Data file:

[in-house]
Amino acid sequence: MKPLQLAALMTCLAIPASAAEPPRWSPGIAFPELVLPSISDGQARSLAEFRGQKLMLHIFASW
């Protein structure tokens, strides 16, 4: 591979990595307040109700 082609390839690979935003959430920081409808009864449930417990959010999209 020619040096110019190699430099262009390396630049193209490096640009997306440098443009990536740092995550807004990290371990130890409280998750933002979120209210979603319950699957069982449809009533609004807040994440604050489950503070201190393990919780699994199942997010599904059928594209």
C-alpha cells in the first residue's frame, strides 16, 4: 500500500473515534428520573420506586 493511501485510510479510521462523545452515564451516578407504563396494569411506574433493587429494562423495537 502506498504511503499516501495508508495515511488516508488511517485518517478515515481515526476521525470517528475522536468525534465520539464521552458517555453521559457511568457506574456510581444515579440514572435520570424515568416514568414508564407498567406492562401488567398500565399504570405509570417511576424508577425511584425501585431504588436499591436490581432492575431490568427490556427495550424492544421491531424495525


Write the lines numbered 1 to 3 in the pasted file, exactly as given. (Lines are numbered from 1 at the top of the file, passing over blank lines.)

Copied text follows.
[in-house]
Amino acid sequence: MKPLQLAALMTCLAIPASAAEPPRWSPGIAFPELVLPSISDGQARSLAEFRGQKLMLHIFASW
């Protein structure tokens, strides 16, 4: 591979990595307040109700 082609390839690979935003959430920081409808009864449930417990959010999209 020619040096110019190699430099262009390396630049193209490096640009997306440098443009990536740092995550807004990290371990130890409280998750933002979120209210979603319950699957069982449809009533609004807040994440604050489950503070201190393990919780699994199942997010599904059928594209």